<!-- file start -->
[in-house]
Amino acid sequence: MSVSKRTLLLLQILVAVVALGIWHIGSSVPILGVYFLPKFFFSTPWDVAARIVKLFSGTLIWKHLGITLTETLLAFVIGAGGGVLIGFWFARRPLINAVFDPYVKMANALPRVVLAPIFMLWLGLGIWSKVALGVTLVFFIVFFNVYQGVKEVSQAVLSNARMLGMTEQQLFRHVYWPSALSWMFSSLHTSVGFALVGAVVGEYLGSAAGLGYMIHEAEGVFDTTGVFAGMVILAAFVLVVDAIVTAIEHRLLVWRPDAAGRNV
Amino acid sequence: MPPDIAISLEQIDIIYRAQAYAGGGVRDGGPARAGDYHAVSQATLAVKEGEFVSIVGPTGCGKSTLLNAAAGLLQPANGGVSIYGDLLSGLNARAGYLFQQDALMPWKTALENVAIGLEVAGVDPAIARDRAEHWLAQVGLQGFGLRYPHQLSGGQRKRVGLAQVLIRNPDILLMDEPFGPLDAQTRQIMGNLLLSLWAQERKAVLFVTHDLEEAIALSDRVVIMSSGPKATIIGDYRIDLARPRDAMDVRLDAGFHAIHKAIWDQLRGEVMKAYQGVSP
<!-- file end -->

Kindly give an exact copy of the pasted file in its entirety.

[in-house]
Amino acid sequence: MSVSKRTLLLLQILVAVVALGIWHIGSSVPILGVYFLPKFFFSTPWDVAARIVKLFSGTLIWKHLGITLTETLLAFVIGAGGGVLIGFWFARRPLINAVFDPYVKMANALPRVVLAPIFMLWLGLGIWSKVALGVTLVFFIVFFNVYQGVKEVSQAVLSNARMLGMTEQQLFRHVYWPSALSWMFSSLHTSVGFALVGAVVGEYLGSAAGLGYMIHEAEGVFDTTGVFAGMVILAAFVLVVDAIVTAIEHRLLVWRPDAAGRNV
Amino acid sequence: MPPDIAISLEQIDIIYRAQAYAGGGVRDGGPARAGDYHAVSQATLAVKEGEFVSIVGPTGCGKSTLLNAAAGLLQPANGGVSIYGDLLSGLNARAGYLFQQDALMPWKTALENVAIGLEVAGVDPAIARDRAEHWLAQVGLQGFGLRYPHQLSGGQRKRVGLAQVLIRNPDILLMDEPFGPLDAQTRQIMGNLLLSLWAQERKAVLFVTHDLEEAIALSDRVVIMSSGPKATIIGDYRIDLARPRDAMDVRLDAGFHAIHKAIWDQLRGEVMKAYQGVSP